Nabaztag: A conflicted Wi-Fi rabbit

CNET put the bunny through its paces and found it darn cute, though a bit thin on exciting features. Photos: Wi-Fi bunny hop

Visiting a friend's house during a recent business trip to New York, I had an unexpected and quite shocking run-in with a rabbit.

This was no ordinary bunny. This was a Nabaztag, better known in geek circles as the "Wi-Fi bunny."

It's hard to describe what Nabaztag really is, especially because of its name, which may be the weirdest, least attractive product name since Nintendo's forthcoming video game console, the Wii.


Nevertheless, the bunny was intensely intriguing, and I found myself bending low over my friend's table staring and prodding at the plastic object. It has a nearly nondescript smooth, white, semi-cylindrical plastic body with a little black painted nose and two black oval eyes. It also has two detachable white ears.

As I would soon find out, a Nabaztag is a fun, if somewhat confounding toy. It's hard to deny its cuteness, and the novelty of a rabbit that can communicate with other bunnies across the globe, but it can be difficult to get it to do what you want, and the Web interface that controls it leaves a lot to be desired.

As I said, Nabaztag is hard to explain. Basically, it's a communications device dressed up as a cute little multimedia plastic bunny that can tell you the time, give you traffic, weather and news alerts, let you know when you have e-mail waiting, play your favorite music and much more.

From New York, I went to San Diego to cover DemoFall, and naturally, Nabaztag was one of the products on display there. Its maker, France's Violet, was at Demo to formally unveil the bunny, and it had three of the little beasts on stage--each flashing colors, their ears spinning happily, and basically being the totally different product during a show of somewhat indistinguishable enterprise-class hardware, online photo-sharing tools and other gizmos and gadgets.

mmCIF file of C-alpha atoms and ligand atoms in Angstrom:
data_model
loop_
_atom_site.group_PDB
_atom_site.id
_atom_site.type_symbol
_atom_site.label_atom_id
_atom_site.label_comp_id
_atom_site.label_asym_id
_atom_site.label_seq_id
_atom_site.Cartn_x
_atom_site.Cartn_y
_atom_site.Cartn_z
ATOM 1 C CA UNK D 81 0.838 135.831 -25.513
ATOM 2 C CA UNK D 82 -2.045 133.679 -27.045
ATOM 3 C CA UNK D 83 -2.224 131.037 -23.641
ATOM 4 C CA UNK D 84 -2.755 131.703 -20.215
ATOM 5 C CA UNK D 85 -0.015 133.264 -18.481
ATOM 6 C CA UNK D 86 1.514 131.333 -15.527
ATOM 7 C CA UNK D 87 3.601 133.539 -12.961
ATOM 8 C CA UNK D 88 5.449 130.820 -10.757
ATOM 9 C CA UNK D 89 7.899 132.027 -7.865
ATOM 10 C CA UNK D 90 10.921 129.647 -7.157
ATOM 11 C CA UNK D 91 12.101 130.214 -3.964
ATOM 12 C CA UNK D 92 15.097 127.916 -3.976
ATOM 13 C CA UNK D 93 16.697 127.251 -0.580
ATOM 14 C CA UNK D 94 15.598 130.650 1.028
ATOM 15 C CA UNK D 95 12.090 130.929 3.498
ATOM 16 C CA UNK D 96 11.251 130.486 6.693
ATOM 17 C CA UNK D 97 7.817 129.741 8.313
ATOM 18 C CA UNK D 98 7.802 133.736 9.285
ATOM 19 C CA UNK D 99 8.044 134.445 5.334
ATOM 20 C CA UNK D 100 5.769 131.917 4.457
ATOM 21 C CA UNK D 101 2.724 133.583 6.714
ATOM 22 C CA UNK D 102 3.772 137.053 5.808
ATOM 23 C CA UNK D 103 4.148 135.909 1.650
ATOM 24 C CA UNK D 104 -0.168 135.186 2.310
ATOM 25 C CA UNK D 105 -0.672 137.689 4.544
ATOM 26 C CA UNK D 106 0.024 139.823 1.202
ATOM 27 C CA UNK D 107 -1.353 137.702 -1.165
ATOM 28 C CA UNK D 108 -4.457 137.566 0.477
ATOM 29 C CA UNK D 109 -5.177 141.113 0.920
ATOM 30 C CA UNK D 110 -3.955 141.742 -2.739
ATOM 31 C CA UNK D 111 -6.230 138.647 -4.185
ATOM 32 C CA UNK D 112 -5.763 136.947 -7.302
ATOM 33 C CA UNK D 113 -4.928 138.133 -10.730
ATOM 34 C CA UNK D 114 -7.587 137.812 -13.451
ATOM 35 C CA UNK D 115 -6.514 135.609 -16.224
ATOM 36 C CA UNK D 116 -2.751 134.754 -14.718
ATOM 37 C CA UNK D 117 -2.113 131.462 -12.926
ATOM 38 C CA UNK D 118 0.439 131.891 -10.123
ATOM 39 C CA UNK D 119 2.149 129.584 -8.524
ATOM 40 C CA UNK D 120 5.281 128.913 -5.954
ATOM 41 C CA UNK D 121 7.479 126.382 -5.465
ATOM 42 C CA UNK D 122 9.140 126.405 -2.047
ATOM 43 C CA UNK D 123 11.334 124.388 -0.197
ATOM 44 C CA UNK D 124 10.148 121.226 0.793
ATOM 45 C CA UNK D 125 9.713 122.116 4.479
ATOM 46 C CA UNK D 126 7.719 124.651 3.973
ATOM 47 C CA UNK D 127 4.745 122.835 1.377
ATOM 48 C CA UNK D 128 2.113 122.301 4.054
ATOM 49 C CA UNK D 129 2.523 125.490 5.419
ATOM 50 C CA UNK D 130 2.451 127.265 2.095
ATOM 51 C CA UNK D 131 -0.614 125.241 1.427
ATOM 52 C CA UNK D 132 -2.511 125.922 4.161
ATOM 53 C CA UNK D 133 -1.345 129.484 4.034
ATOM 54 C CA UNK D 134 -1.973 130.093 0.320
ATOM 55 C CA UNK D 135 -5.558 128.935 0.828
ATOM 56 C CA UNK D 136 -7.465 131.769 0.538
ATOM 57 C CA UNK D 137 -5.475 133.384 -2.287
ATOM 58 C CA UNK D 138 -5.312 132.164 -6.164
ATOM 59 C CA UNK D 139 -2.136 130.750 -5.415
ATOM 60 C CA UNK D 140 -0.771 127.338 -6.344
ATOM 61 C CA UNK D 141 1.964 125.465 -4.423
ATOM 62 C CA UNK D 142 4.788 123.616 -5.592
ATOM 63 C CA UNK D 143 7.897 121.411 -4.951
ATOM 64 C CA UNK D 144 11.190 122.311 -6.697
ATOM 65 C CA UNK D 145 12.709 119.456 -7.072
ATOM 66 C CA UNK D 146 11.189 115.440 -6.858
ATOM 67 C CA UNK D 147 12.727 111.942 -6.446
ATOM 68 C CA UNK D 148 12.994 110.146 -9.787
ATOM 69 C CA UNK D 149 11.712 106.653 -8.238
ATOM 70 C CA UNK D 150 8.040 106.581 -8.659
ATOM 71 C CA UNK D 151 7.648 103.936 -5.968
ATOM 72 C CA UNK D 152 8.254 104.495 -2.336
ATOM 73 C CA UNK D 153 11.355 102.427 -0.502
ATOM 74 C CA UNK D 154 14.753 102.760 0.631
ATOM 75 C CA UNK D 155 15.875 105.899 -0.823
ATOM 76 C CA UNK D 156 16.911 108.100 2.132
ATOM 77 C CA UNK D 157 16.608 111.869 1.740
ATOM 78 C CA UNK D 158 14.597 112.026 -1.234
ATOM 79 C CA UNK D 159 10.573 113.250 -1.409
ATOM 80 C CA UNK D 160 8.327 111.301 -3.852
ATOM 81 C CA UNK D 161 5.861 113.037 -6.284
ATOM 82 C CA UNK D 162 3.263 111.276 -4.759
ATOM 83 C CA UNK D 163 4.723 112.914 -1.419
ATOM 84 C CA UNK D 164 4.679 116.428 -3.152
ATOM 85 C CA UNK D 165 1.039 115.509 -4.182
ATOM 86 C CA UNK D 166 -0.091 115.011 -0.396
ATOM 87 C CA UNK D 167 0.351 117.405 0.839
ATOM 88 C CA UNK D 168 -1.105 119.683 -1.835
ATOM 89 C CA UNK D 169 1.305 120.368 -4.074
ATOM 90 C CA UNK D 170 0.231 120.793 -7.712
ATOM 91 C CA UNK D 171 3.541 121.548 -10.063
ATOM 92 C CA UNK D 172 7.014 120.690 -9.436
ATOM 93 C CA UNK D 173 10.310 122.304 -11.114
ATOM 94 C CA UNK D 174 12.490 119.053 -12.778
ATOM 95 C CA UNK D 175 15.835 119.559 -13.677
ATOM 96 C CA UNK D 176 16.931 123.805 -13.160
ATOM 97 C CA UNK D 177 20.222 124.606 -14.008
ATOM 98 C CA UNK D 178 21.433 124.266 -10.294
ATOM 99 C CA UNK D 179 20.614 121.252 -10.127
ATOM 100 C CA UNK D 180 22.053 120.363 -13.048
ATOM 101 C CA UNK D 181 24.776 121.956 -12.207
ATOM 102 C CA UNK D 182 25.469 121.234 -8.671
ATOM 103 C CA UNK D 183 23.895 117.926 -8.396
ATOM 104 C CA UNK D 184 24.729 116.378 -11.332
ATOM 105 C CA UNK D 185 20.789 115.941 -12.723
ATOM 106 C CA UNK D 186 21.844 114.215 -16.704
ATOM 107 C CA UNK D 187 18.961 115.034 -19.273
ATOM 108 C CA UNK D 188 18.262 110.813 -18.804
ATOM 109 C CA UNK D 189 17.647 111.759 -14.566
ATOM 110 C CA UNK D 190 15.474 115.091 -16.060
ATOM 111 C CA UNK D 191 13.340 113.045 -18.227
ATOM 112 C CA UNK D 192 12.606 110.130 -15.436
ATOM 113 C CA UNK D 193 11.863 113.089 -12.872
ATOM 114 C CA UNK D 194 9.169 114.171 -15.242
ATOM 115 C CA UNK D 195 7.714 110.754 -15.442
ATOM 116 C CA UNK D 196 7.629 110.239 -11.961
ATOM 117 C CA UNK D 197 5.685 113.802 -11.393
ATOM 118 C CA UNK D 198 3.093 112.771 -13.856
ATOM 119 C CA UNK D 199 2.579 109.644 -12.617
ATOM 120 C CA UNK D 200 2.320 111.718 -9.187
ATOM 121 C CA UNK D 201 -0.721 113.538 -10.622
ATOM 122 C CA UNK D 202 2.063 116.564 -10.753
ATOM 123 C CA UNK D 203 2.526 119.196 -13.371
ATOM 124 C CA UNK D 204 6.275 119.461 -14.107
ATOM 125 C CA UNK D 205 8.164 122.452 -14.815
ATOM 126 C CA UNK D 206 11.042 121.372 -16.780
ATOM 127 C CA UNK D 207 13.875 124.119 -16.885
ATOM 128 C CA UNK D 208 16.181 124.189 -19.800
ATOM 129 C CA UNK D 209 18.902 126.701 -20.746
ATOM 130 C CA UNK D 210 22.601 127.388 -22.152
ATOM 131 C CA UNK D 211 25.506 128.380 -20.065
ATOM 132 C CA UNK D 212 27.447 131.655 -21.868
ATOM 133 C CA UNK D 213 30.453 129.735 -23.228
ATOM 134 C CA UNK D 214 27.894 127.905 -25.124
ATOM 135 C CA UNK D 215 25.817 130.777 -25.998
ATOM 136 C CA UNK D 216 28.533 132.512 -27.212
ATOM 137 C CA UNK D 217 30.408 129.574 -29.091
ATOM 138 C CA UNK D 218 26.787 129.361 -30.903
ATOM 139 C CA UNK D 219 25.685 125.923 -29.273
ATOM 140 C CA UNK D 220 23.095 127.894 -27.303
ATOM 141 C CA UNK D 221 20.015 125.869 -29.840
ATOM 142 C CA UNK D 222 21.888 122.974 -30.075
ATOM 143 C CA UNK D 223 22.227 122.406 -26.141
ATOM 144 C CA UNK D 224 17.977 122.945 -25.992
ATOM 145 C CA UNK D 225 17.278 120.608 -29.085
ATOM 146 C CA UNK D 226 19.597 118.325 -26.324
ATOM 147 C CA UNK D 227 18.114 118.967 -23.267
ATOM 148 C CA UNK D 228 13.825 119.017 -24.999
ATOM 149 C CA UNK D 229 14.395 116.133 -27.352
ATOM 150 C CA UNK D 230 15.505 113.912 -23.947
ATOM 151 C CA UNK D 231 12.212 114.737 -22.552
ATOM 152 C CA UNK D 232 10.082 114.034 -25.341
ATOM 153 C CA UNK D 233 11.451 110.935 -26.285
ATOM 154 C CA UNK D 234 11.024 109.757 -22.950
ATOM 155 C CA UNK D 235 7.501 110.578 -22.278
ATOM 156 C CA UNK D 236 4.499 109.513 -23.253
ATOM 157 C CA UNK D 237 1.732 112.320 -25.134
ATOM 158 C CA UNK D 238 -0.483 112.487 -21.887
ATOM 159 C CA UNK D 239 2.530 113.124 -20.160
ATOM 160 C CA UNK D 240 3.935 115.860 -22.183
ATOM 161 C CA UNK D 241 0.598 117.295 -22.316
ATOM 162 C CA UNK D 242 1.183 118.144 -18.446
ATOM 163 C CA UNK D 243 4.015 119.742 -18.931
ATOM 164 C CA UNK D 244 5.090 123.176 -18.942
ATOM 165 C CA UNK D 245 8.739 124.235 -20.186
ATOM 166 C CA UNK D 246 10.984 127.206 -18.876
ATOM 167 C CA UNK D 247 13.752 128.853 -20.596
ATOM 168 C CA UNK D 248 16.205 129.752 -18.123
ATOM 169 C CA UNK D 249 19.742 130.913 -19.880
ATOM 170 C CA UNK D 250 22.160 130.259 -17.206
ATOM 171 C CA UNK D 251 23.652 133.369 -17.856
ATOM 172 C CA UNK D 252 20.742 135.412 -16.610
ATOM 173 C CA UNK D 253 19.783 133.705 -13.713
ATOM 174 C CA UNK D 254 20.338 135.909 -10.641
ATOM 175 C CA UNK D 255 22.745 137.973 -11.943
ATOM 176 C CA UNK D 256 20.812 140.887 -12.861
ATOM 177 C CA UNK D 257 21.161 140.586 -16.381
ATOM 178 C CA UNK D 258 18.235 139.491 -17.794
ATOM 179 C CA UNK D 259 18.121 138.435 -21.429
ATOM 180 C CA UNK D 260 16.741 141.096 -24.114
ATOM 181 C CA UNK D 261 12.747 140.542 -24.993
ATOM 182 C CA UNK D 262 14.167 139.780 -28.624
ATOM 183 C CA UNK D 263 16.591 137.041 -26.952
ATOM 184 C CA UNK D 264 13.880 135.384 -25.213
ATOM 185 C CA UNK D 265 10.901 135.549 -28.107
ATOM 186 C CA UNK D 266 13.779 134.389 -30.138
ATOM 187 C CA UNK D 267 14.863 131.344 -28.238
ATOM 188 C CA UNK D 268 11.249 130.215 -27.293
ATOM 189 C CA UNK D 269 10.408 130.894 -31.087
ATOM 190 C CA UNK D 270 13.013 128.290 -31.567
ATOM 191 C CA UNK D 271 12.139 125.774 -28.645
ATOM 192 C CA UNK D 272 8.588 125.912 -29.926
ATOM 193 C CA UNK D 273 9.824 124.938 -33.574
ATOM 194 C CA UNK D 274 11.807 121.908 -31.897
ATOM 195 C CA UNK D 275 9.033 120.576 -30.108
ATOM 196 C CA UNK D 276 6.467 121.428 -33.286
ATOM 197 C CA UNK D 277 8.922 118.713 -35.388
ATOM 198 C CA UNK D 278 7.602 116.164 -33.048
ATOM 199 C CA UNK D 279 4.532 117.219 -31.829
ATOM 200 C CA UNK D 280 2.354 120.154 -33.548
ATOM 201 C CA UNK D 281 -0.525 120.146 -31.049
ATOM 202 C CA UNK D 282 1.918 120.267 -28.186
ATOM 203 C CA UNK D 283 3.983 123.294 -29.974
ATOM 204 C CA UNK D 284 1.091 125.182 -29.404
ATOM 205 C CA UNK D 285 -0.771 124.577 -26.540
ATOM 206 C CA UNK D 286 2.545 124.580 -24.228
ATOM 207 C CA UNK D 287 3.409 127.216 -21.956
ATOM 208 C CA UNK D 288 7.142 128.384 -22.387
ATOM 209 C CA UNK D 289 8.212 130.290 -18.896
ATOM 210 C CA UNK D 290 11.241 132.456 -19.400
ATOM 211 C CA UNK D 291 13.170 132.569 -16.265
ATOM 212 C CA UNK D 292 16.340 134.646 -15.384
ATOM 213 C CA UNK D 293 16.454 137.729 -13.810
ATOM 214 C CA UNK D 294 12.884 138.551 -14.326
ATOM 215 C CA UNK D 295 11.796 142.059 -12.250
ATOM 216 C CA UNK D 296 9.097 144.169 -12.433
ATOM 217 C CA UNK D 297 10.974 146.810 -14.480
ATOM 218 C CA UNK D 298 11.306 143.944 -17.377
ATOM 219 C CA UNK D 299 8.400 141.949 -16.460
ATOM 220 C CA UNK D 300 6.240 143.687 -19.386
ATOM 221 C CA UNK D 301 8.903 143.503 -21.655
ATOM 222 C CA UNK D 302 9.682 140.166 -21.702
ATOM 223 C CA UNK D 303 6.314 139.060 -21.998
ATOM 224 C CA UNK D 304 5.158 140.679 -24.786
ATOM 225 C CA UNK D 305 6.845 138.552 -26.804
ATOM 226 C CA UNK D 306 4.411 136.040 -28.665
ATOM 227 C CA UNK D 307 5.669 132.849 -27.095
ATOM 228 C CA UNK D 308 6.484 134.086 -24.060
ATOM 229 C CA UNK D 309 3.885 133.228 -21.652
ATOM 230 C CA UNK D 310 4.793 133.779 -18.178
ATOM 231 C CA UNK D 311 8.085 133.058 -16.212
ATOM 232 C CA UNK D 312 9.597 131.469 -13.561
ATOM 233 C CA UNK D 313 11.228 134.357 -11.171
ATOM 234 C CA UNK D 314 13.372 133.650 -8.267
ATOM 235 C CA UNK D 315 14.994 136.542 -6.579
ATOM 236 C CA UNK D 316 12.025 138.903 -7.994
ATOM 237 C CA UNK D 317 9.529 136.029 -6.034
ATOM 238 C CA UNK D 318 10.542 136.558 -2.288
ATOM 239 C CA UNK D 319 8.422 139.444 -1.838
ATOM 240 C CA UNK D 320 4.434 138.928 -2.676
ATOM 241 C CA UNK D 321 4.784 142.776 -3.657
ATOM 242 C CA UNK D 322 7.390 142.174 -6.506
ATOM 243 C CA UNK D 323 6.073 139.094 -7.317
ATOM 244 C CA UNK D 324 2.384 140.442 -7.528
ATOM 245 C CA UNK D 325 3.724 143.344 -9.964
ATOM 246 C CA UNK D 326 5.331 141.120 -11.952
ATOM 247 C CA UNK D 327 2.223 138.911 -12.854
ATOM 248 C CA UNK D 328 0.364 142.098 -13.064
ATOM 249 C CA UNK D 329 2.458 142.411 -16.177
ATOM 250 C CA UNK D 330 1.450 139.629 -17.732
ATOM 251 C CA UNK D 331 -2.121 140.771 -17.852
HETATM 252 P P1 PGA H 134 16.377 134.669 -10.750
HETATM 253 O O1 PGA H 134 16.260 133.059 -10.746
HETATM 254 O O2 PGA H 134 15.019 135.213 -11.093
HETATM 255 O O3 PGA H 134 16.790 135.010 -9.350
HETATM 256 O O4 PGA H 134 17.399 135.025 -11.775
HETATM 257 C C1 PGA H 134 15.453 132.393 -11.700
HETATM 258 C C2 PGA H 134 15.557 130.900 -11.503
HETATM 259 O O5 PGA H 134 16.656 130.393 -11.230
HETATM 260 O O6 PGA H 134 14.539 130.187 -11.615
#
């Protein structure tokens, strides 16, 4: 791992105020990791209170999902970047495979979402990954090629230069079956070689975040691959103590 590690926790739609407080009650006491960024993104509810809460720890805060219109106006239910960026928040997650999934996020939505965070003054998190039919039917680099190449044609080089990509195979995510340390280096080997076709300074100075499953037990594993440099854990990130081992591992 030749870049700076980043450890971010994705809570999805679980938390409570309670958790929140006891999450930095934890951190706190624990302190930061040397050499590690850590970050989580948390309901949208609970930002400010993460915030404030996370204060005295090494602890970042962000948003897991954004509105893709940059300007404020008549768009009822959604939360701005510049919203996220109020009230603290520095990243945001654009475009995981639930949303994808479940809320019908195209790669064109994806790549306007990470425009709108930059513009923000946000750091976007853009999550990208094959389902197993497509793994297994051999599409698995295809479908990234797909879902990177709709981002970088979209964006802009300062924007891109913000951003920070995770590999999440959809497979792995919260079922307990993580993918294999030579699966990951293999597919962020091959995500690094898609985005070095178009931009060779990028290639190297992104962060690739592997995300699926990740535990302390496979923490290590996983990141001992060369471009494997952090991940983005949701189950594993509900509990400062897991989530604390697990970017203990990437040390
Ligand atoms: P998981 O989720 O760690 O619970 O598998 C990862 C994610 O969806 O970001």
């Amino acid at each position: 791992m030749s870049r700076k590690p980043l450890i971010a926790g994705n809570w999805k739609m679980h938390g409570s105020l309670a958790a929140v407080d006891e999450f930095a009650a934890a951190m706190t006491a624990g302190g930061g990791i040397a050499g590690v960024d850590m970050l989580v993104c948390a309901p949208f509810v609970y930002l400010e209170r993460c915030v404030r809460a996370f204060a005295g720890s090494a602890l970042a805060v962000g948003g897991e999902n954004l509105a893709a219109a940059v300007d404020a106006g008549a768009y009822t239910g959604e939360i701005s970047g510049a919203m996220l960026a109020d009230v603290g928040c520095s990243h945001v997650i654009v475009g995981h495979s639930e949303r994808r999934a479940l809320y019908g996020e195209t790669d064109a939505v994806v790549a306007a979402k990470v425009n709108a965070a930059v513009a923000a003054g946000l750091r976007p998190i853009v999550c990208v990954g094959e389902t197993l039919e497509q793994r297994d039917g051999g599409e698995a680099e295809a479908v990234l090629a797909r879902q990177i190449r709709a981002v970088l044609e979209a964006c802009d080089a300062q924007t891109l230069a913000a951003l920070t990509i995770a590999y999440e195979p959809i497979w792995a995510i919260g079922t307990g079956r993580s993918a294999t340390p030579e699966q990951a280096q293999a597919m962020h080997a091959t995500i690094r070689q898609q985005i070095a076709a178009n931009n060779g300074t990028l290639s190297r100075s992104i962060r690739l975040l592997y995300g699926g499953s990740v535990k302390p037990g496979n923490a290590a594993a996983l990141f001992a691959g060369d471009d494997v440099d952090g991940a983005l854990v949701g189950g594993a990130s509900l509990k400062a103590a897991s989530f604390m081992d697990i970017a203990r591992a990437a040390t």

Then I heard that at Nextfest, Wired magazine's futuristic carnaval in New York last month, Violet had brought 100 Nabaztags, lined them up and put on a bunny orchestra.

Enough was enough. I had to have one.

What's in a bunny name?
Next thing I know, a box arrived in the mail, and I had my very own bunny. I unpacked it, plugged it in, went to and gave my rabbit a name. It's called LapinLED, a nod to the French word for rabbit if anyone wants to know.

I was very excited. I still didn't entirely understand what LapinLED could do, but those beautiful flashing lights and rotating ears had me beyond eager to find out.

Almost immediately after registering LapinLED and turning it on, it sprang to life.

"Yippee," it shouted at me in a plaintive male British voice that could have belonged to a bit player in "Hitchhiker's Guide to the Galaxy."

"I've been given a name."

Then it told me it didn't know what I wanted it to do and directed me to the Web site, where I would be able to give it all kinds of instructions and, presumably, commence my new, improved, Nabaztag-oriented life.

So I did as I was told, went to the site, clicked on the "services" tab and began trying to figure out what I could get my new bunny to do.

That's when the trouble began.

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